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SEATTLE--"Is it possible that at some point in human evolution, there was some selective advantage of BRCA1 and BRCA2?" Mary-Claire King, PhD, asked during her presentation at the annual meeting of the American Association for the Advancement of Science (AAAS).
SEATTLE--"Is it possible that at some point in human evolution,there was some selective advantage of BRCA1 and BRCA2?" Mary-ClaireKing, PhD, asked during her presentation at the annual meeting of the AmericanAssociation for the Advancement of Science (AAAS).
These breast cancer genes may have offered a very important evolutionaryadvantage--increased lactation--suggested Dr. King, professor of medicineand genetics, University of Washington.
Dr. King noted that the normal copy of the gene works to control cellproliferation in the breasts, ovaries, and prostate. A mutation that knockedout that control could increase lactation, among other consequences.
For societies living on subsistence diets, "anything that stimulateslactation would be a benefit," she said. This potential advantageof old, however, "has no meaning for the young woman in the modernera."
While inherited BRCA1 and BRCA2 mutations cause only a small fractionof breast cancers, they offer important opportunities to further understandthe genetics of cancer in both sexes.
Dr. King described one BRCA2 family in which breast cancer struck thefemale members often, as one would expect. But five males in the familyalso developed the disease, quite evidently from inheriting the gene.
She also noted increasing evidence that the two breast cancer genescan be a cause of prostate cancer, with BRCA2 probably playing a biggerrole.
In her AAAS presentation, Dr. King described two women from a hereditarybreast cancer family that she has been studying for many years.
The two sisters had prophylactic mastectomies more than 10 years ago,well before the discovery of BRCA1 and the development of a test for thegene.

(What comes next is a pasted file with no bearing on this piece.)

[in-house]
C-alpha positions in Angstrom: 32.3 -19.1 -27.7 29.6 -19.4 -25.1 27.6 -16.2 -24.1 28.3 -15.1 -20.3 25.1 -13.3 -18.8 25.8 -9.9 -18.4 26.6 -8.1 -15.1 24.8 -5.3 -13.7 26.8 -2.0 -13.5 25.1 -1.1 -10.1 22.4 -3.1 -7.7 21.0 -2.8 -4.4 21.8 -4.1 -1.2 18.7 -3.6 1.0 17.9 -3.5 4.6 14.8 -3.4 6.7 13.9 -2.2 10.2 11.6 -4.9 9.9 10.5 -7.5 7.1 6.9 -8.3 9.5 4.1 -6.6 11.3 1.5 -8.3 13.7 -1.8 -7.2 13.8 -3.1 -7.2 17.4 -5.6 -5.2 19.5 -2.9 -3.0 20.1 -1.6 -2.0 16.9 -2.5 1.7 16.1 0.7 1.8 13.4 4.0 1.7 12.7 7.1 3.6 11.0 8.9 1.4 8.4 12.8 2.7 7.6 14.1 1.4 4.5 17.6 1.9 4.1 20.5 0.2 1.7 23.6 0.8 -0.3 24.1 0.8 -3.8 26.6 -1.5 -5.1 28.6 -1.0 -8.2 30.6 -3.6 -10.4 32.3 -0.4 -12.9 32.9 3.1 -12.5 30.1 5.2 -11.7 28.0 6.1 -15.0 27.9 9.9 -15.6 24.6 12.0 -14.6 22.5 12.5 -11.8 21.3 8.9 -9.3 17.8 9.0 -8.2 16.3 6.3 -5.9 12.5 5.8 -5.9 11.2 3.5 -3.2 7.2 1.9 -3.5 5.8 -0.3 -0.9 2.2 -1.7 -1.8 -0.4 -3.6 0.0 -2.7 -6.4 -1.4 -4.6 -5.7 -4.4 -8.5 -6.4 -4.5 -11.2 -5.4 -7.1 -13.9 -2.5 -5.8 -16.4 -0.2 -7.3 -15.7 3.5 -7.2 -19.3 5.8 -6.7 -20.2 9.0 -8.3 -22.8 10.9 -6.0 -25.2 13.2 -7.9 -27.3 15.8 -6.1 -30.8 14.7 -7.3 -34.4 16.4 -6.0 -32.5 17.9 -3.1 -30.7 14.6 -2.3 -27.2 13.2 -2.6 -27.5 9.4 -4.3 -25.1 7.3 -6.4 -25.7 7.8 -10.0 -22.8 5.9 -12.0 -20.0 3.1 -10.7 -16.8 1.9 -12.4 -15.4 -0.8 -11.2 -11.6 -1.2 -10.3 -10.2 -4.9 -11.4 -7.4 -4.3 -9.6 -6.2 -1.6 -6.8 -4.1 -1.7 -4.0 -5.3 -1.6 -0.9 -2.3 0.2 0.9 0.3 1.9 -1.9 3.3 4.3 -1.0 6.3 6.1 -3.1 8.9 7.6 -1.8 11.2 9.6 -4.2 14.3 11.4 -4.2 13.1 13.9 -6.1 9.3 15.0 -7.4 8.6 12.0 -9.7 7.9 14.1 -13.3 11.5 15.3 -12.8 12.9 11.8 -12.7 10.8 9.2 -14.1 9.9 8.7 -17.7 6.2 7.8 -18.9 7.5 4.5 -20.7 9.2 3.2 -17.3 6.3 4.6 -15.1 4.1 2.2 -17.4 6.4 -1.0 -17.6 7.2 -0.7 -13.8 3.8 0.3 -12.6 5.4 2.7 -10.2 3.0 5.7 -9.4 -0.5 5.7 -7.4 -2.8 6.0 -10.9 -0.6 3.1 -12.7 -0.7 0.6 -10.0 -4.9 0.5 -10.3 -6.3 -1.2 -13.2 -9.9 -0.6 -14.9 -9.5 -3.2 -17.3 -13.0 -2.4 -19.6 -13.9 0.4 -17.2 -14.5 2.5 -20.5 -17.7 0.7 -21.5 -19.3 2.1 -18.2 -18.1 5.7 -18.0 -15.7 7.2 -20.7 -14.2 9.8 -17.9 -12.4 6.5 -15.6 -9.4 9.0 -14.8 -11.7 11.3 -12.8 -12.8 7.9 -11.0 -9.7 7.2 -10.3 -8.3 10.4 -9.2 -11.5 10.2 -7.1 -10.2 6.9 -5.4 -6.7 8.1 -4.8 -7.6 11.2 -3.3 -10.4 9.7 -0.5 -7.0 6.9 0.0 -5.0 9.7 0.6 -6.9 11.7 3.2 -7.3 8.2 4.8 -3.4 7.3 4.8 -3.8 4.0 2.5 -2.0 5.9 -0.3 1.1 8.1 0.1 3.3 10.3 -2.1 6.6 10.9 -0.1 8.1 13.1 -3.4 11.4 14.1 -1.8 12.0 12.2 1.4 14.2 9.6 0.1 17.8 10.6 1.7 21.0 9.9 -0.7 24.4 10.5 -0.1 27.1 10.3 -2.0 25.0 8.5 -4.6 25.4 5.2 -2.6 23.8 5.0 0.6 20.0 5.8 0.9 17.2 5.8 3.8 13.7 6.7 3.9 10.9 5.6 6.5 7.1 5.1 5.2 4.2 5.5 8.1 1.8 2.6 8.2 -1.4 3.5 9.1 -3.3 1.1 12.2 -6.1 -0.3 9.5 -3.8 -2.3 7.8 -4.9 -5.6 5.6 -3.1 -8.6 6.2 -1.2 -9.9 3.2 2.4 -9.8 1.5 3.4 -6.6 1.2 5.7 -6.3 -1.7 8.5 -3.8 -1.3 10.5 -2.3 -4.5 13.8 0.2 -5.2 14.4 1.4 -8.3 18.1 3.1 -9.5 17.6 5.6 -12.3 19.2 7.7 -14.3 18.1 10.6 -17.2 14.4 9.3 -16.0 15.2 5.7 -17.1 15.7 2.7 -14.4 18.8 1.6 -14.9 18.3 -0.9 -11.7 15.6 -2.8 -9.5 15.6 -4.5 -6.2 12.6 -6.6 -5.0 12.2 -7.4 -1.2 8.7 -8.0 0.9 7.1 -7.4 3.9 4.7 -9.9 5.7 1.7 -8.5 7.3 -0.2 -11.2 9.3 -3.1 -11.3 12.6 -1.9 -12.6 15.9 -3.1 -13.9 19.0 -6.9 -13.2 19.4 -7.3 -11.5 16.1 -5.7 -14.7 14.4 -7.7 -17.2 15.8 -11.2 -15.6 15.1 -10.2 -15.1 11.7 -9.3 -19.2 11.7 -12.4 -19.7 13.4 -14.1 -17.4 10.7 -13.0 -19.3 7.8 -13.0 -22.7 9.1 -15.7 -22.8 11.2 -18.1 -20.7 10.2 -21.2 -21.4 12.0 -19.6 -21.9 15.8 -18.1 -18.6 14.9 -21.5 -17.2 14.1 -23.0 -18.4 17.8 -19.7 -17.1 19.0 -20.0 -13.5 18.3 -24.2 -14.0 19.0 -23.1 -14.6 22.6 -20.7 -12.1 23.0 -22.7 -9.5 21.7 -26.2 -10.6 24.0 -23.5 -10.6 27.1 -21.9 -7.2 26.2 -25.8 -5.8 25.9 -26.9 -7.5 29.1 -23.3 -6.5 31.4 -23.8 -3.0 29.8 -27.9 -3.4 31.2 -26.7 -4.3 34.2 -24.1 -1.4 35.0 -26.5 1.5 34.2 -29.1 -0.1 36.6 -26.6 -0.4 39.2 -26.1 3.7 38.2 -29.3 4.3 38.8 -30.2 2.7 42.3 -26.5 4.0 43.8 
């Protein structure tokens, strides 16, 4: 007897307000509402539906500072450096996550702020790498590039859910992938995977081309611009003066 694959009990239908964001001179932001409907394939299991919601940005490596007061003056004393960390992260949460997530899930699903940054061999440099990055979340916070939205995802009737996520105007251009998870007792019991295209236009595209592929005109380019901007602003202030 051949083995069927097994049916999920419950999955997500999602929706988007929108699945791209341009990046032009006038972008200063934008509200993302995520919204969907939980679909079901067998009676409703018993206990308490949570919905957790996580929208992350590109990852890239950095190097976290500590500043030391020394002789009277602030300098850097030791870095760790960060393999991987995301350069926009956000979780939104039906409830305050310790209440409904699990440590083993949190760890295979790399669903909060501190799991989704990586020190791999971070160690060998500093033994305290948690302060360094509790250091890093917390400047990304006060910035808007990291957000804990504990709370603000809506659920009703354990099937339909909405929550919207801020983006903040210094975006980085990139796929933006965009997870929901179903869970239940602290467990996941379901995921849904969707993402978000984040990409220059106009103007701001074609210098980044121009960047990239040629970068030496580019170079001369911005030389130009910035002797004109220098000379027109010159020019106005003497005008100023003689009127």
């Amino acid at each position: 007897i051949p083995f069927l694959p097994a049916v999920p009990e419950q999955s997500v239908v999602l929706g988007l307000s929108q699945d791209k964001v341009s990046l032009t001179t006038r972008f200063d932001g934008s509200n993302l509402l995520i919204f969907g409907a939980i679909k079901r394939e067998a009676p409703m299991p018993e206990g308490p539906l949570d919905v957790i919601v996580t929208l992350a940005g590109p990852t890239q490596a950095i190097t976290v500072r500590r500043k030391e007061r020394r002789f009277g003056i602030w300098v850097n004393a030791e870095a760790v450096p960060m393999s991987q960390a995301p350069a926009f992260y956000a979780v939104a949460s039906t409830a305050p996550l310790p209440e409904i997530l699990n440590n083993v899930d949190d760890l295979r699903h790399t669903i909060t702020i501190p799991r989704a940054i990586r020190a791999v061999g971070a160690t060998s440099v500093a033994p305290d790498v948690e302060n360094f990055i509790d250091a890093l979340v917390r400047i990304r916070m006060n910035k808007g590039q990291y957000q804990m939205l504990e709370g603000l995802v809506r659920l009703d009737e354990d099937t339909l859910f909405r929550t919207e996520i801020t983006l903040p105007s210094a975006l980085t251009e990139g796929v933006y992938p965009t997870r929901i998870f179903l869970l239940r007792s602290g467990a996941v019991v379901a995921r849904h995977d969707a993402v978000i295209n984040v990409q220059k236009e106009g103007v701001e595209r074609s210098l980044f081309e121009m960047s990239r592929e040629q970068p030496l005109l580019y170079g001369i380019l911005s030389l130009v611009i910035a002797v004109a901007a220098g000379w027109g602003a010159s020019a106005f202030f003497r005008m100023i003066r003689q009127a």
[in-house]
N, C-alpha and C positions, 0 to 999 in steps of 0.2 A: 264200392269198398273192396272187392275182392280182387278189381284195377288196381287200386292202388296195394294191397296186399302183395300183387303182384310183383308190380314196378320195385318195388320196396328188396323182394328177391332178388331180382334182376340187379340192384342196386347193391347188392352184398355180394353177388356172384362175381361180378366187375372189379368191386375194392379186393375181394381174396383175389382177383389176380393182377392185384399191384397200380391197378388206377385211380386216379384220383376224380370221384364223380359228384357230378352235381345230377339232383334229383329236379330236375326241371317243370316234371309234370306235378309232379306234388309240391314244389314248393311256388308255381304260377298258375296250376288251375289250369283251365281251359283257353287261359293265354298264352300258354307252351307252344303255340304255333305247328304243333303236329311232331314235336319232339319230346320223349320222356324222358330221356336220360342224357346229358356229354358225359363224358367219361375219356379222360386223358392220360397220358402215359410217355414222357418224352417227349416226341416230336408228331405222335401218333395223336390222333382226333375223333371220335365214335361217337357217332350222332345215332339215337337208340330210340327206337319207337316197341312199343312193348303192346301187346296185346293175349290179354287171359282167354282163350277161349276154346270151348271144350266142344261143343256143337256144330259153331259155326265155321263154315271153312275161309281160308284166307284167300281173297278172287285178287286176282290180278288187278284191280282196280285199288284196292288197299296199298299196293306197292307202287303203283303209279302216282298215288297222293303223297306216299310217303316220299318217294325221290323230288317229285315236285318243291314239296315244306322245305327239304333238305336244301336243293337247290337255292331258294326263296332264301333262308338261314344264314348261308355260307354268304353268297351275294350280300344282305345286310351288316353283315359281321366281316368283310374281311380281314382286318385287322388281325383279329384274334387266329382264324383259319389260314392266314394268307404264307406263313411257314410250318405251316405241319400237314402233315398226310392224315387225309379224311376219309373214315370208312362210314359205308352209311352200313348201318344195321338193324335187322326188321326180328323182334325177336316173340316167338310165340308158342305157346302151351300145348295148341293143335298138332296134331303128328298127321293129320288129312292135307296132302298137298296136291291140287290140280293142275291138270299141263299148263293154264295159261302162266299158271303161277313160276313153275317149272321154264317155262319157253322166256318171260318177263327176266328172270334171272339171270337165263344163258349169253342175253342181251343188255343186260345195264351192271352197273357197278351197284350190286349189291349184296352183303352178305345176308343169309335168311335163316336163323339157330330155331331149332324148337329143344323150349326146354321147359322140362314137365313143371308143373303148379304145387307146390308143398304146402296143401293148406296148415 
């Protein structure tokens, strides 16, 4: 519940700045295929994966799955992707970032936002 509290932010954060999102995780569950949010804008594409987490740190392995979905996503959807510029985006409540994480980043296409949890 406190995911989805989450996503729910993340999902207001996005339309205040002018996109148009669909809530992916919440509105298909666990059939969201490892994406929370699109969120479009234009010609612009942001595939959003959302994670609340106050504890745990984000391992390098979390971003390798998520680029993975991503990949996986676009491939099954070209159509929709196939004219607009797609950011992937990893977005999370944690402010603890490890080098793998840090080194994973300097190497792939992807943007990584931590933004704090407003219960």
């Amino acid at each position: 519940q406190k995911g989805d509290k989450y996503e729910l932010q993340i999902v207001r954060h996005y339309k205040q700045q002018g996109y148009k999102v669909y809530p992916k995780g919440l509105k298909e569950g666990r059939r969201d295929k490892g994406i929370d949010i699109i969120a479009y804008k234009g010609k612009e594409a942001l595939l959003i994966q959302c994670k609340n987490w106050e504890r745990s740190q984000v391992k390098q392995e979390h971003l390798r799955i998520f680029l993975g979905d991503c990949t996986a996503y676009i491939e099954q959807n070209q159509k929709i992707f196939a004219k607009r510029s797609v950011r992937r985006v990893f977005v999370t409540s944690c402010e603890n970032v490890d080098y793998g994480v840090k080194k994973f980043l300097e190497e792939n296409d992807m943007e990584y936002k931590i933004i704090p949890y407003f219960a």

It fell to Dr. King to eventually tell each sister that she had notinherited the family's cancer gene. Somewhat to her surprise, the firstresponse from both women was: "Thank God, I don't have to worry aboutmy daughter." And both women felt they had made a rational decisionin having their breasts removed, given the information available to themat the time
A recent discovery related to colon cancer has pointed a new directionfor breast cancer genetics, Dr. King said. People with the APC gene, agene linked to inherited colon cancer, do not all suffer disease of identicalseverity, nor do mice who inherit a similar gene.
Researchers working with mice discovered that a second gene acts tomodify the effect of the APC gene. A counterpart to the mouse modifiergene has now been identified in humans.
"We're not at that point in breast cancer yet, but some day wewill be," Dr. King predicted.
At the same AAAS session, in a presentation on gene therapy, Mark A.Kay, MD, PhD, of the University of Washington, noted that the emphasishas moved from experimental treatments of single-gene inherited diseasesto trials for such common illnesses as cancer, heart disease, and diabetes.Of some 150 gene therapy trials to date, most have targeted "nongenetic"diseases, he said. The shift largely stems from the pharmaceutical industry'sexpanding interest in diseases with greater market value, he said, withcancer an important target.